Step 6: Cleaning Up the Cuts

As you can see from the picture I ended up cutting it out again on the CNC because the error I encounted in the first go caused it to cut incorrectly.

There were a few chipped edges which are caused by the oak being extremely hard and a quite blunt end mill which doesn't take good chips out of the part.

So i used a cabinet scraper just to get the edges flat prior to hand routing.

Step 7: Cutting Chamfers

I set up my router with a chamfer bit and clamped the body of the router in a bench vice to act like a router table.

I then went over all the edges with a light chamfer and then did the max chamfer that the bit could do on the holes which will seat the wine bottle and the glasses. I did this very slowly to avoid any tear-out of the wood as it was quite knotty.

for some of the edges I couldn't get the router bit to fit so i used sharp Stanley knife and a chisel to clean those up.

Step 8: Sanding

I then did a final sanding on all the sides and the faces to make it nice and smooth prior to finishing. I did the edges on a flat sheet of sandpaper on a piece of mdf to keep it nice and flat.

Then I used a sanding sponge to clean up edges and the chamfers.

then I used the sponge sander to smooth the surfaces of the wood.

Step 9: Finishing

I used a solvent based sealant called "water Seal" It helps waterproof the wood in case of any spillages. This finish also makes the grain really pop out without effecting the colour too much. It really complements the white oak I used.

I applied one coat and then let it dry for an hour and then applied another and wiped off the excess.

I was very pleased with the finish this produced it makes it super smooth and as I said before it really highlights the beautiful grain.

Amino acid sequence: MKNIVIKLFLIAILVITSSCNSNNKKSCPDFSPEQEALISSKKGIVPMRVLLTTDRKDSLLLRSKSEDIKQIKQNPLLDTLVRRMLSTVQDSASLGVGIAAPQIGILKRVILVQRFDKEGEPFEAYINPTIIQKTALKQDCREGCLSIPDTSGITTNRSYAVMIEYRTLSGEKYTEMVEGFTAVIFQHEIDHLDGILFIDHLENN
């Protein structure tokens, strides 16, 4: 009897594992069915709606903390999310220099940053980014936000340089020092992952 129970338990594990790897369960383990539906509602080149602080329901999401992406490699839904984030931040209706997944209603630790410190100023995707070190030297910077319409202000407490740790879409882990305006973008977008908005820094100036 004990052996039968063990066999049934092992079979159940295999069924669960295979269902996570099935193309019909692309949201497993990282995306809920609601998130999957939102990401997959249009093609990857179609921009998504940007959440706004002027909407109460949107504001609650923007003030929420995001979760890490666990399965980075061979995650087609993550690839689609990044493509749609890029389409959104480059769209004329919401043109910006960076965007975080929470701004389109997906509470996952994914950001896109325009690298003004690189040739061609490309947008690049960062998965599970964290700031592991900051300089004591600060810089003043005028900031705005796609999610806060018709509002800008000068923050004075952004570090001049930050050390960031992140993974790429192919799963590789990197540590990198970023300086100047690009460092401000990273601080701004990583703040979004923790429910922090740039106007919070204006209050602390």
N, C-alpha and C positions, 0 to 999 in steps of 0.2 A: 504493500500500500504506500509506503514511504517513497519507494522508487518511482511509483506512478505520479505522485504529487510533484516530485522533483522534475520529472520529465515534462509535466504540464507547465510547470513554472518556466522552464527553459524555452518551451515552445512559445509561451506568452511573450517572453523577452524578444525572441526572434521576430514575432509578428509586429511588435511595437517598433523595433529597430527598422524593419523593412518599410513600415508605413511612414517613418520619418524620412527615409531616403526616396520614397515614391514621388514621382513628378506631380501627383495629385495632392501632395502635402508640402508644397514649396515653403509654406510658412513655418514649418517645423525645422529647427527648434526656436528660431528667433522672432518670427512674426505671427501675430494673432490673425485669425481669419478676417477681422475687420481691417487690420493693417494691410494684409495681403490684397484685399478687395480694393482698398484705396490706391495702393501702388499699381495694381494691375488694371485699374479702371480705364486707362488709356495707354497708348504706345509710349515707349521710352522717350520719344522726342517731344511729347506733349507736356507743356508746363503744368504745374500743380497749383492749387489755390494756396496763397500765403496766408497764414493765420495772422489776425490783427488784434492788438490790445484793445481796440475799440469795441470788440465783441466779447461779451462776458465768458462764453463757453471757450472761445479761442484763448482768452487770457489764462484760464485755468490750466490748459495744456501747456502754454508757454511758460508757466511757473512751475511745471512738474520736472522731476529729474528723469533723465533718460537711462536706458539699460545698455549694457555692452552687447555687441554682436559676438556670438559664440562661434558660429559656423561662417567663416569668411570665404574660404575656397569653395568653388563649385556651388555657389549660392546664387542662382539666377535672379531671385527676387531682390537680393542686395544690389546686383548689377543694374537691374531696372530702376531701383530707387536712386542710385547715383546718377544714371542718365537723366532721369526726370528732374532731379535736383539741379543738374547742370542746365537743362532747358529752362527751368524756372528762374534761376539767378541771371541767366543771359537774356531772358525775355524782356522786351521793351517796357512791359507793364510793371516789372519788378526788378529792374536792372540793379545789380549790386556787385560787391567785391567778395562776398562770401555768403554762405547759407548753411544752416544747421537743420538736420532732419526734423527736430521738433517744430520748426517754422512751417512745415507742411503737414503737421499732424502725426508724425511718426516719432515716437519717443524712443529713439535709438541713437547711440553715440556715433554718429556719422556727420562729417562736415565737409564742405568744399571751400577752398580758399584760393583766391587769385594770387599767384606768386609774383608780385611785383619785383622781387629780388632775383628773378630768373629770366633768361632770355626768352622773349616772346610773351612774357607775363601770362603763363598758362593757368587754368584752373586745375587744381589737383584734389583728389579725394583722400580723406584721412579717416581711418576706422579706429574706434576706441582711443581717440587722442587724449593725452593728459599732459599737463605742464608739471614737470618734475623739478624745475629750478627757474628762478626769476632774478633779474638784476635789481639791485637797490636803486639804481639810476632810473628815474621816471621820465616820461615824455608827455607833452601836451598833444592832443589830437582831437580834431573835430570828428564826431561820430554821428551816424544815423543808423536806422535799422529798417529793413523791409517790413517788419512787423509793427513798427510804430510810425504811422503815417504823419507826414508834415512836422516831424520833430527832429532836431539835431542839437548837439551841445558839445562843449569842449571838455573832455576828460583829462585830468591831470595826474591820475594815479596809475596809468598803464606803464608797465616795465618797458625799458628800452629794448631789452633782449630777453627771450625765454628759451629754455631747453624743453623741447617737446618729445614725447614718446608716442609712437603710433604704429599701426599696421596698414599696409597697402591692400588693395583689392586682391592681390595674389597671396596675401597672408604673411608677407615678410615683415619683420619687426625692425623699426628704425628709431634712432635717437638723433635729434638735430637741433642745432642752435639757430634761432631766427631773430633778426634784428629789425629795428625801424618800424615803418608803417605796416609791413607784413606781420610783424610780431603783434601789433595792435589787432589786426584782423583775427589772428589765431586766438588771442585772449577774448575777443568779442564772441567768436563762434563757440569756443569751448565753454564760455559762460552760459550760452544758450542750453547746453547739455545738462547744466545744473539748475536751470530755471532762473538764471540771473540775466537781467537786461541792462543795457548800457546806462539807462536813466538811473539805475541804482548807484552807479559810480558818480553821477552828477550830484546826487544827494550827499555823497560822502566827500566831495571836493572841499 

Step 10: Optional Step- Rubber Strip

Depending on the type of bottle you are using the caddy on it may be more or less wobbly. This isn't necessarily a problem as the caddy can hold a wine glass even when it it tilted right over to one side because of the chamfered seats for the wine glasses.

However, I wanted to experiment so I found some adhesive backed door seal and measured a length that would fit around the chamfer of the centre hole. I then cut notches along the whole length so it would bend around the circle nicely. The adhesive didn't stick well to the now finished caddy so I used some super glue.

This did make a difference on the wine bottles with a short fillet from the neck to the main body of the bottle ( the bottle with the gold foil in the pictures above) It doesn't however help with the other type of bottle pictured but as I said it can tilt all the way over without a glass falling off the caddy as pictured.

Step 11: Finished!!

I am very happy with how the caddy came out and I realised it can also double up as a tray fro carrying the glasses on their own but I guess it is designed so that you can just pick the whole thing up but the neck of the wine bottle and then carry to the table like this. Or it can be used as a centre piece for a dining table and makes a good conversation starter.

Step 12: What I Would Do Differently/ Modifciations

I think the only issue with this is it doesn't work well with all bottle types. I also ended up designing a version with a smaller hole in the middle whick did work better. I am going to experiment and find the optimal size before I make a listing for these on my etsy shop!